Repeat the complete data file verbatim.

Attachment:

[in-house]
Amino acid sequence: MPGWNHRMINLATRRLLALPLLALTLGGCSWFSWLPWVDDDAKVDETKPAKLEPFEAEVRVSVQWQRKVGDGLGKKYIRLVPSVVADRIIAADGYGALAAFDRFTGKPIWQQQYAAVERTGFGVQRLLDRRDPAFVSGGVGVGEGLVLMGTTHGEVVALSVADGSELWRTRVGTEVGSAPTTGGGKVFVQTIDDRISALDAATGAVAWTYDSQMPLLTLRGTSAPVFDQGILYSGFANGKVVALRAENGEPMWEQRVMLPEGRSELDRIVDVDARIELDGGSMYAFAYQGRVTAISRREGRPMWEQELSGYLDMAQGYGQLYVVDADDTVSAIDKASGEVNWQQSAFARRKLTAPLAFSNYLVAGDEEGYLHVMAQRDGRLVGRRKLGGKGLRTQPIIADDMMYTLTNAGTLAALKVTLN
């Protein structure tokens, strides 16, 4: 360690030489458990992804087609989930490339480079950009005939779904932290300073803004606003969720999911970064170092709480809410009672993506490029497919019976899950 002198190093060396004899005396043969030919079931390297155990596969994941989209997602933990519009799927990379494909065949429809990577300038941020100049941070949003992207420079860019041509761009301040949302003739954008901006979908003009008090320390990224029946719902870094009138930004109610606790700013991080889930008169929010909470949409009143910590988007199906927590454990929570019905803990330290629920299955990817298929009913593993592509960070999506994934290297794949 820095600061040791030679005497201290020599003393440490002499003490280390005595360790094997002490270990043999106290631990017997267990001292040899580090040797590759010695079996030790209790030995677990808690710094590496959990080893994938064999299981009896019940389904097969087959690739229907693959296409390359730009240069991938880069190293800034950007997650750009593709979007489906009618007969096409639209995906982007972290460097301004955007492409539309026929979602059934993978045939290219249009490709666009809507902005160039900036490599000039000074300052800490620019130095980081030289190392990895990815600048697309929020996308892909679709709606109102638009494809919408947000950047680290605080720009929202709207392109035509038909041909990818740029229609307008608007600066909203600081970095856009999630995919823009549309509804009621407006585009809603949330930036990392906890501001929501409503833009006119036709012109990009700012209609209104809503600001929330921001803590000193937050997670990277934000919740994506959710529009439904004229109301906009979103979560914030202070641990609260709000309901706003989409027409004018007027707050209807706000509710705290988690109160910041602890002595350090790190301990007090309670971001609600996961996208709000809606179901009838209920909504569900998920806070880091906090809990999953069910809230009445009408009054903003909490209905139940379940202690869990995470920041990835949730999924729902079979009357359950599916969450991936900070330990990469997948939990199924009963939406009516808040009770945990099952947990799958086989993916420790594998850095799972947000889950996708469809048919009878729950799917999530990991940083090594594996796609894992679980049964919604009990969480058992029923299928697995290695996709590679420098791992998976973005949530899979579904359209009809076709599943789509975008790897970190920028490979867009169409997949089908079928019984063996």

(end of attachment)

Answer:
[in-house]
Amino acid sequence: MPGWNHRMINLATRRLLALPLLALTLGGCSWFSWLPWVDDDAKVDETKPAKLEPFEAEVRVSVQWQRKVGDGLGKKYIRLVPSVVADRIIAADGYGALAAFDRFTGKPIWQQQYAAVERTGFGVQRLLDRRDPAFVSGGVGVGEGLVLMGTTHGEVVALSVADGSELWRTRVGTEVGSAPTTGGGKVFVQTIDDRISALDAATGAVAWTYDSQMPLLTLRGTSAPVFDQGILYSGFANGKVVALRAENGEPMWEQRVMLPEGRSELDRIVDVDARIELDGGSMYAFAYQGRVTAISRREGRPMWEQELSGYLDMAQGYGQLYVVDADDTVSAIDKASGEVNWQQSAFARRKLTAPLAFSNYLVAGDEEGYLHVMAQRDGRLVGRRKLGGKGLRTQPIIADDMMYTLTNAGTLAALKVTLN
């Protein structure tokens, strides 16, 4: 360690030489458990992804087609989930490339480079950009005939779904932290300073803004606003969720999911970064170092709480809410009672993506490029497919019976899950 002198190093060396004899005396043969030919079931390297155990596969994941989209997602933990519009799927990379494909065949429809990577300038941020100049941070949003992207420079860019041509761009301040949302003739954008901006979908003009008090320390990224029946719902870094009138930004109610606790700013991080889930008169929010909470949409009143910590988007199906927590454990929570019905803990330290629920299955990817298929009913593993592509960070999506994934290297794949 820095600061040791030679005497201290020599003393440490002499003490280390005595360790094997002490270990043999106290631990017997267990001292040899580090040797590759010695079996030790209790030995677990808690710094590496959990080893994938064999299981009896019940389904097969087959690739229907693959296409390359730009240069991938880069190293800034950007997650750009593709979007489906009618007969096409639209995906982007972290460097301004955007492409539309026929979602059934993978045939290219249009490709666009809507902005160039900036490599000039000074300052800490620019130095980081030289190392990895990815600048697309929020996308892909679709709606109102638009494809919408947000950047680290605080720009929202709207392109035509038909041909990818740029229609307008608007600066909203600081970095856009999630995919823009549309509804009621407006585009809603949330930036990392906890501001929501409503833009006119036709012109990009700012209609209104809503600001929330921001803590000193937050997670990277934000919740994506959710529009439904004229109301906009979103979560914030202070641990609260709000309901706003989409027409004018007027707050209807706000509710705290988690109160910041602890002595350090790190301990007090309670971001609600996961996208709000809606179901009838209920909504569900998920806070880091906090809990999953069910809230009445009408009054903003909490209905139940379940202690869990995470920041990835949730999924729902079979009357359950599916969450991936900070330990990469997948939990199924009963939406009516808040009770945990099952947990799958086989993916420790594998850095799972947000889950996708469809048919009878729950799917999530990991940083090594594996796609894992679980049964919604009990969480058992029923299928697995290695996709590679420098791992998976973005949530899979579904359209009809076709599943789509975008790897970190920028490979867009169409997949089908079928019984063996």